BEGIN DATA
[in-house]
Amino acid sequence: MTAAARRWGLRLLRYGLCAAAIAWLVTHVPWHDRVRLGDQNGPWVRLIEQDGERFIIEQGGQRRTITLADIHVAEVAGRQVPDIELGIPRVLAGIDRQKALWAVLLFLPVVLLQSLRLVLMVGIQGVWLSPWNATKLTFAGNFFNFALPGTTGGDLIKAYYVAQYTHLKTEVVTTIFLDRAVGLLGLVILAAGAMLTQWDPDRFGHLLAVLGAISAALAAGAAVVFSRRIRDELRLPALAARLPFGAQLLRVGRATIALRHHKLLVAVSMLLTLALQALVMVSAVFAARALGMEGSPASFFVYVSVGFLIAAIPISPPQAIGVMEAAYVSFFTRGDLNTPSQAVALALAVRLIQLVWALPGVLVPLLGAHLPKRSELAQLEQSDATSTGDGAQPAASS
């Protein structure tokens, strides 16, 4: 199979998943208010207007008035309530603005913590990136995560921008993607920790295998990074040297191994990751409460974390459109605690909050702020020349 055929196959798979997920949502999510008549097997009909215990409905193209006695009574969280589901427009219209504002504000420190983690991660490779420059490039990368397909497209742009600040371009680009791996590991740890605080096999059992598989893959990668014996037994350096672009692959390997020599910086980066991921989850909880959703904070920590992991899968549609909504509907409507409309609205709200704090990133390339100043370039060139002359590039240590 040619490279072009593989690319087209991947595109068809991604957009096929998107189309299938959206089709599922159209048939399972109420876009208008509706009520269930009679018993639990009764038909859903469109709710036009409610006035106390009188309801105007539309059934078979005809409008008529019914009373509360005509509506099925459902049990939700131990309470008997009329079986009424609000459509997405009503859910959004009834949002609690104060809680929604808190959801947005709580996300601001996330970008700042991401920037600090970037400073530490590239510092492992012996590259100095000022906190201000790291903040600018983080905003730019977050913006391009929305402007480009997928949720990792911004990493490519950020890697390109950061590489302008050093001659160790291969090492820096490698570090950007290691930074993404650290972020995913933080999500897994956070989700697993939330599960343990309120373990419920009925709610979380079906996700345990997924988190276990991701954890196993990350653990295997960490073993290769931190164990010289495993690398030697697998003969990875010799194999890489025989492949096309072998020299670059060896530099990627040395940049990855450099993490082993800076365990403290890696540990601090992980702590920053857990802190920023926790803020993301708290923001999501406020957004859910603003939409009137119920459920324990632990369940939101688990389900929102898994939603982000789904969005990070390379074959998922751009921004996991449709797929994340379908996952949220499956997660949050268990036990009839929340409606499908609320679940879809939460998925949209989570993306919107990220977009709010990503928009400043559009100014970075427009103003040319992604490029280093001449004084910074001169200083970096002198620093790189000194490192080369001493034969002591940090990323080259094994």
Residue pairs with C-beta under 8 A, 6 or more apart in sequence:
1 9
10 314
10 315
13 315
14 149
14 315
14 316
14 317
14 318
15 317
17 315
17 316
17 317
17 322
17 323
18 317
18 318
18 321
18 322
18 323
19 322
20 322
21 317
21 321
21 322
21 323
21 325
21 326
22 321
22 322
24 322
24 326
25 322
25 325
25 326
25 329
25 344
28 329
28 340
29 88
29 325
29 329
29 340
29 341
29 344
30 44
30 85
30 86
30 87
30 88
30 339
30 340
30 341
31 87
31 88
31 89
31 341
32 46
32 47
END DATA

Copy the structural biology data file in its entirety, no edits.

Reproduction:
[in-house]
Amino acid sequence: MTAAARRWGLRLLRYGLCAAAIAWLVTHVPWHDRVRLGDQNGPWVRLIEQDGERFIIEQGGQRRTITLADIHVAEVAGRQVPDIELGIPRVLAGIDRQKALWAVLLFLPVVLLQSLRLVLMVGIQGVWLSPWNATKLTFAGNFFNFALPGTTGGDLIKAYYVAQYTHLKTEVVTTIFLDRAVGLLGLVILAAGAMLTQWDPDRFGHLLAVLGAISAALAAGAAVVFSRRIRDELRLPALAARLPFGAQLLRVGRATIALRHHKLLVAVSMLLTLALQALVMVSAVFAARALGMEGSPASFFVYVSVGFLIAAIPISPPQAIGVMEAAYVSFFTRGDLNTPSQAVALALAVRLIQLVWALPGVLVPLLGAHLPKRSELAQLEQSDATSTGDGAQPAASS
């Protein structure tokens, strides 16, 4: 199979998943208010207007008035309530603005913590990136995560921008993607920790295998990074040297191994990751409460974390459109605690909050702020020349 055929196959798979997920949502999510008549097997009909215990409905193209006695009574969280589901427009219209504002504000420190983690991660490779420059490039990368397909497209742009600040371009680009791996590991740890605080096999059992598989893959990668014996037994350096672009692959390997020599910086980066991921989850909880959703904070920590992991899968549609909504509907409507409309609205709200704090990133390339100043370039060139002359590039240590 040619490279072009593989690319087209991947595109068809991604957009096929998107189309299938959206089709599922159209048939399972109420876009208008509706009520269930009679018993639990009764038909859903469109709710036009409610006035106390009188309801105007539309059934078979005809409008008529019914009373509360005509509506099925459902049990939700131990309470008997009329079986009424609000459509997405009503859910959004009834949002609690104060809680929604808190959801947005709580996300601001996330970008700042991401920037600090970037400073530490590239510092492992012996590259100095000022906190201000790291903040600018983080905003730019977050913006391009929305402007480009997928949720990792911004990493490519950020890697390109950061590489302008050093001659160790291969090492820096490698570090950007290691930074993404650290972020995913933080999500897994956070989700697993939330599960343990309120373990419920009925709610979380079906996700345990997924988190276990991701954890196993990350653990295997960490073993290769931190164990010289495993690398030697697998003969990875010799194999890489025989492949096309072998020299670059060896530099990627040395940049990855450099993490082993800076365990403290890696540990601090992980702590920053857990802190920023926790803020993301708290923001999501406020957004859910603003939409009137119920459920324990632990369940939101688990389900929102898994939603982000789904969005990070390379074959998922751009921004996991449709797929994340379908996952949220499956997660949050268990036990009839929340409606499908609320679940879809939460998925949209989570993306919107990220977009709010990503928009400043559009100014970075427009103003040319992604490029280093001449004084910074001169200083970096002198620093790189000194490192080369001493034969002591940090990323080259094994």
Residue pairs with C-beta under 8 A, 6 or more apart in sequence:
1 9
10 314
10 315
13 315
14 149
14 315
14 316
14 317
14 318
15 317
17 315
17 316
17 317
17 322
17 323
18 317
18 318
18 321
18 322
18 323
19 322
20 322
21 317
21 321
21 322
21 323
21 325
21 326
22 321
22 322
24 322
24 326
25 322
25 325
25 326
25 329
25 344
28 329
28 340
29 88
29 325
29 329
29 340
29 341
29 344
30 44
30 85
30 86
30 87
30 88
30 339
30 340
30 341
31 87
31 88
31 89
31 341
32 46
32 47